First Nations must remember stories
It is more important than ever for First Nations people to preserve their oral traditions and rebuild institutions taken from them when Europeans arrived in North America more than centuries ago, according to former Skeetchestn chief Ron Ignace.
Speaking at the International Seminar on the Doctrine of Discovery, hosted by Thompson Rivers University last week, Ignace gave a talk titled A Policy of Racial Subjugation and Genocide.
Ignace traced aboriginal-European relations back to Christopher Columbus’ arrival in North America — after which, he said, native population numbers on the continent dropped to 60,000 from 300,000.
“Indigenous people were perceived as non-humans because they were not baptized,” he said, describing accounts of Europeans “stabbing Indians for sport and mashing babies on rocks.
Later, when Europeans appeared in the Thompson-Shuswap area, Ignace said, local natives were mistreated.
“When the first Europeans came among them, the chiefs reigned supreme in their respective homelands,” he said.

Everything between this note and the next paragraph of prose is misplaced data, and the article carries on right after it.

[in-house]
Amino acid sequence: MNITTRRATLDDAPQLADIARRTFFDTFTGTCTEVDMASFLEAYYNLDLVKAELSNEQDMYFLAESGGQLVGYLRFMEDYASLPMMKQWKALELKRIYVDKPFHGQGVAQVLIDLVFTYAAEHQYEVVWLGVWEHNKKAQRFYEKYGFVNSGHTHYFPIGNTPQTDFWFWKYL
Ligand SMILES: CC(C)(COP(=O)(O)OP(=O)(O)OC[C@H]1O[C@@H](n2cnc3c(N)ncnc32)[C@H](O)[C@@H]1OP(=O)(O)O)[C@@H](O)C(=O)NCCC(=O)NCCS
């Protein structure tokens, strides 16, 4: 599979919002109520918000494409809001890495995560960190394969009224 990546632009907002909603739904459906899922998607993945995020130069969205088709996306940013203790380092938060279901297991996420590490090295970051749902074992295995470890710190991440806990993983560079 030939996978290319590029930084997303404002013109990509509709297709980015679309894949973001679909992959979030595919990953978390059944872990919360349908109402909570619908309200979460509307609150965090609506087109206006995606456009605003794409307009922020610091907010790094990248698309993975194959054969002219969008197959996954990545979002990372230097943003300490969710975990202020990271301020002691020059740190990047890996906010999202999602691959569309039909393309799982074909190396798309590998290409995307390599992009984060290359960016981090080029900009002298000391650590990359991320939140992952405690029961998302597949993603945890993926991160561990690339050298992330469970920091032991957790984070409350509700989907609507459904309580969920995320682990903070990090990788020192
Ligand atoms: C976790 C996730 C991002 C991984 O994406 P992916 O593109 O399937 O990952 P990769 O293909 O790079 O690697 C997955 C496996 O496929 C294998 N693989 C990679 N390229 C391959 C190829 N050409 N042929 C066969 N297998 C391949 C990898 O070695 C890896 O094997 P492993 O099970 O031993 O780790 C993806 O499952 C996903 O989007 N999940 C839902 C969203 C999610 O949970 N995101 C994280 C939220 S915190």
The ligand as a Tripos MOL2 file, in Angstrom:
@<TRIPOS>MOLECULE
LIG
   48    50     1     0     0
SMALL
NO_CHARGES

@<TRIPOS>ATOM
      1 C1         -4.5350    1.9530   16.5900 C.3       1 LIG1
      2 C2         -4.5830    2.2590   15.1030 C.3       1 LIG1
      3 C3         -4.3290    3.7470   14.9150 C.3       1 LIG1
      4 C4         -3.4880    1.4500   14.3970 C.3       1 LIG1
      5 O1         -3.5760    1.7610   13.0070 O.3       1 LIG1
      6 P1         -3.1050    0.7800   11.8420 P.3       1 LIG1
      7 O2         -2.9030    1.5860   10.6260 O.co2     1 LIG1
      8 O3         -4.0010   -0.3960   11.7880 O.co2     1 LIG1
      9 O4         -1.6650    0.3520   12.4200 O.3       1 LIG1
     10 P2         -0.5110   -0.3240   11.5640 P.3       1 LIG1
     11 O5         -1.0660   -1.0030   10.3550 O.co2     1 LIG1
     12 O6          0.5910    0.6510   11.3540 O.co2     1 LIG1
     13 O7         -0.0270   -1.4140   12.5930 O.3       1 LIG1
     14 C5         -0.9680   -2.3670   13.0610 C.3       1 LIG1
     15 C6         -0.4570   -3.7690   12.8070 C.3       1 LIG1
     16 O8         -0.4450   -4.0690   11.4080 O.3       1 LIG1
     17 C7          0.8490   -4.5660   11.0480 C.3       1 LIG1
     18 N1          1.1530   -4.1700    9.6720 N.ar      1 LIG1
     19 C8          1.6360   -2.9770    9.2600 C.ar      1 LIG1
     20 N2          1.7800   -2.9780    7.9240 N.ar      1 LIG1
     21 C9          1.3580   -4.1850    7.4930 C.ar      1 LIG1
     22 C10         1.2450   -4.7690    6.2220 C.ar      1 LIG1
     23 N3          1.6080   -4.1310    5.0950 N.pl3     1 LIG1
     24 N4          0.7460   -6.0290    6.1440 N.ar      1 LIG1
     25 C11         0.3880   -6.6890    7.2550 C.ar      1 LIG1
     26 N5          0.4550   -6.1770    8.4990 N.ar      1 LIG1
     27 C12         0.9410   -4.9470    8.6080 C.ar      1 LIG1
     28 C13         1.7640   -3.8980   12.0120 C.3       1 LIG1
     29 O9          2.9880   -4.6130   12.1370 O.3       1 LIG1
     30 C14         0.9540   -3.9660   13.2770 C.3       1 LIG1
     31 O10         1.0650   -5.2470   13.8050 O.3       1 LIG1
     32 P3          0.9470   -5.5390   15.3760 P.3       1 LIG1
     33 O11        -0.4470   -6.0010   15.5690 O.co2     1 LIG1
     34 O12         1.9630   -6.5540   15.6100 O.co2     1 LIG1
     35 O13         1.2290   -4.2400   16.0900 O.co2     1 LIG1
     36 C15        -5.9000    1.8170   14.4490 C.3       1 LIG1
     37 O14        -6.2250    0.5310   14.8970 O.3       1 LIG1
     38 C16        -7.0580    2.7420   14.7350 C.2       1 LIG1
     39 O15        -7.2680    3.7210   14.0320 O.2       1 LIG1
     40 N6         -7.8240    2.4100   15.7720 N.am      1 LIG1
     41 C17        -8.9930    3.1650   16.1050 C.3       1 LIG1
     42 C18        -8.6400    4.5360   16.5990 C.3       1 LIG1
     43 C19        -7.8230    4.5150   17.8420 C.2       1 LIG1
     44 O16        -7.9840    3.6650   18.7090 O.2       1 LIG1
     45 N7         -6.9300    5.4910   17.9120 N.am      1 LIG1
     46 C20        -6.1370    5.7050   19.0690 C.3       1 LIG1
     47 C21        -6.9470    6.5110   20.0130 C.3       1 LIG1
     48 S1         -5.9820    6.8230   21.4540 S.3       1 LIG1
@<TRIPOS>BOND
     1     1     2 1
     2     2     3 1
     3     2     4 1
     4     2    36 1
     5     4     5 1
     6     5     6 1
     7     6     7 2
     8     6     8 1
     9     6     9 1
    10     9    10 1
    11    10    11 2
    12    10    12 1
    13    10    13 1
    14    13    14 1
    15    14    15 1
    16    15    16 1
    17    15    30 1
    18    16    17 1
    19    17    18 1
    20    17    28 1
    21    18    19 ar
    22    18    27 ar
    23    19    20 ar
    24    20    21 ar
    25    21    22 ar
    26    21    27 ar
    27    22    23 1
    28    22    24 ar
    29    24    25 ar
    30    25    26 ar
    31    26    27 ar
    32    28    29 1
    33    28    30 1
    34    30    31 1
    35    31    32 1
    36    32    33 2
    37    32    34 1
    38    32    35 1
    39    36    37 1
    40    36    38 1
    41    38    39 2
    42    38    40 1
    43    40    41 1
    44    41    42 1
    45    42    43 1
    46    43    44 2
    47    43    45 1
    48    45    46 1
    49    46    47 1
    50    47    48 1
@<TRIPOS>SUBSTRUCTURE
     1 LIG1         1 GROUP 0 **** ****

“To the uninvited guests in our house, they extended an olive branch.
“They were soon disappointed by their guests.”
Ignace said the Europeans began pushing their way of life on area natives.
“They force their laws on us without our consent,” he said of Europeans at the time.
“They say the Indians know nothing and own nothing.
“They enforce their laws one way for the rich white man, another way for the poor white man and yet another way for the Indian.”
Ignace also referenced an 1835 decision by the Tennessee Supreme Court, in which a judge ruled “the law of Christiandom” gave Christians the right to “discover” and take land from non-Christians — effectively allowing whites to take land from the native “godless heathens,” he said.
With such a troubled history, Ignace said, it’s important First Nations people hang on to their oral traditions and build new ones.
“Our stories are not just stories,” he said.
“You have to understand, they are our schools, our universities. They are our physics.
“They tell us about the universe. It’s important we get back to those.
“We have to first of all look within ourselves and how we relate to each other and within our families.
“We have to rebuild our own institutions. That will take care of our own people.
“We have depended on others’ institutions and it has created nothing but disaster for us.”